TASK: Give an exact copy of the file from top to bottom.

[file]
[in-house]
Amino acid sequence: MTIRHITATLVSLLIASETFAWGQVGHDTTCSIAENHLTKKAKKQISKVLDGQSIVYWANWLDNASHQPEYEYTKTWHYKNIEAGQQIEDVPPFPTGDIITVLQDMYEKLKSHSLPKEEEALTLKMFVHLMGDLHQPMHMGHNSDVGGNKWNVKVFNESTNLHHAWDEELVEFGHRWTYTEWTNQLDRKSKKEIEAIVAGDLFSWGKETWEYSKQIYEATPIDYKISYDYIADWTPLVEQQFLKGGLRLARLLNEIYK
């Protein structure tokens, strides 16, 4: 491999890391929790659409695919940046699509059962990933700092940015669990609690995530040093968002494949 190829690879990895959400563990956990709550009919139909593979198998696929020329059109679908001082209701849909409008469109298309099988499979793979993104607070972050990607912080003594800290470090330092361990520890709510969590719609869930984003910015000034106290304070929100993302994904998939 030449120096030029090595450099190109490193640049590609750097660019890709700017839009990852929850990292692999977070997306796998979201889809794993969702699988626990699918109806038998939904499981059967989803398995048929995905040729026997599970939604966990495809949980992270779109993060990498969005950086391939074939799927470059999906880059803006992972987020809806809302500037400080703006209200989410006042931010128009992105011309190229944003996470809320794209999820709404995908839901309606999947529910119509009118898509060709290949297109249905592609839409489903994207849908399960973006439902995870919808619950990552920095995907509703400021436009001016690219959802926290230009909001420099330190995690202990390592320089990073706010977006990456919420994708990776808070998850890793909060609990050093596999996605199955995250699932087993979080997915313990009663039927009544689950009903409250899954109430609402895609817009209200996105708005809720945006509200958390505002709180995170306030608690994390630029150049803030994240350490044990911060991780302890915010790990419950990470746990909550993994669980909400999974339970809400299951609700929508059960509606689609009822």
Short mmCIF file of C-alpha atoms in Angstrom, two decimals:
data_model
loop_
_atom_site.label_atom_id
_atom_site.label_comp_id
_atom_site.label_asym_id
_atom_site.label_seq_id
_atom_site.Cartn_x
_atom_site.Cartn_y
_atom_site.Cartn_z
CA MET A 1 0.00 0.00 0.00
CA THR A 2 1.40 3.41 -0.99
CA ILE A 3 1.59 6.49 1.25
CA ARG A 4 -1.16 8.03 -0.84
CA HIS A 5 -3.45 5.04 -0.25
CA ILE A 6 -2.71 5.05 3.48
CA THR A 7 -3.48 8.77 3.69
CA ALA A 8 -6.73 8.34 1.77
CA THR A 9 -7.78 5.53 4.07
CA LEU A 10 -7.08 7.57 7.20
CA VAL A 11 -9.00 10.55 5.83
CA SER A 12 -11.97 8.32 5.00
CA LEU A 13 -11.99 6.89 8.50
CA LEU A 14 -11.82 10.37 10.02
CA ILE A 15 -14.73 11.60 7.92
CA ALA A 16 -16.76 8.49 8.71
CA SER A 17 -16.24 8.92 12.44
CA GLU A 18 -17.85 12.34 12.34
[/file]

[in-house]
Amino acid sequence: MTIRHITATLVSLLIASETFAWGQVGHDTTCSIAENHLTKKAKKQISKVLDGQSIVYWANWLDNASHQPEYEYTKTWHYKNIEAGQQIEDVPPFPTGDIITVLQDMYEKLKSHSLPKEEEALTLKMFVHLMGDLHQPMHMGHNSDVGGNKWNVKVFNESTNLHHAWDEELVEFGHRWTYTEWTNQLDRKSKKEIEAIVAGDLFSWGKETWEYSKQIYEATPIDYKISYDYIADWTPLVEQQFLKGGLRLARLLNEIYK
């Protein structure tokens, strides 16, 4: 491999890391929790659409695919940046699509059962990933700092940015669990609690995530040093968002494949 190829690879990895959400563990956990709550009919139909593979198998696929020329059109679908001082209701849909409008469109298309099988499979793979993104607070972050990607912080003594800290470090330092361990520890709510969590719609869930984003910015000034106290304070929100993302994904998939 030449120096030029090595450099190109490193640049590609750097660019890709700017839009990852929850990292692999977070997306796998979201889809794993969702699988626990699918109806038998939904499981059967989803398995048929995905040729026997599970939604966990495809949980992270779109993060990498969005950086391939074939799927470059999906880059803006992972987020809806809302500037400080703006209200989410006042931010128009992105011309190229944003996470809320794209999820709404995908839901309606999947529910119509009118898509060709290949297109249905592609839409489903994207849908399960973006439902995870919808619950990552920095995907509703400021436009001016690219959802926290230009909001420099330190995690202990390592320089990073706010977006990456919420994708990776808070998850890793909060609990050093596999996605199955995250699932087993979080997915313990009663039927009544689950009903409250899954109430609402895609817009209200996105708005809720945006509200958390505002709180995170306030608690994390630029150049803030994240350490044990911060991780302890915010790990419950990470746990909550993994669980909400999974339970809400299951609700929508059960509606689609009822």
Short mmCIF file of C-alpha atoms in Angstrom, two decimals:
data_model
loop_
_atom_site.label_atom_id
_atom_site.label_comp_id
_atom_site.label_asym_id
_atom_site.label_seq_id
_atom_site.Cartn_x
_atom_site.Cartn_y
_atom_site.Cartn_z
CA MET A 1 0.00 0.00 0.00
CA THR A 2 1.40 3.41 -0.99
CA ILE A 3 1.59 6.49 1.25
CA ARG A 4 -1.16 8.03 -0.84
CA HIS A 5 -3.45 5.04 -0.25
CA ILE A 6 -2.71 5.05 3.48
CA THR A 7 -3.48 8.77 3.69
CA ALA A 8 -6.73 8.34 1.77
CA THR A 9 -7.78 5.53 4.07
CA LEU A 10 -7.08 7.57 7.20
CA VAL A 11 -9.00 10.55 5.83
CA SER A 12 -11.97 8.32 5.00
CA LEU A 13 -11.99 6.89 8.50
CA LEU A 14 -11.82 10.37 10.02
CA ILE A 15 -14.73 11.60 7.92
CA ALA A 16 -16.76 8.49 8.71
CA SER A 17 -16.24 8.92 12.44
CA GLU A 18 -17.85 12.34 12.34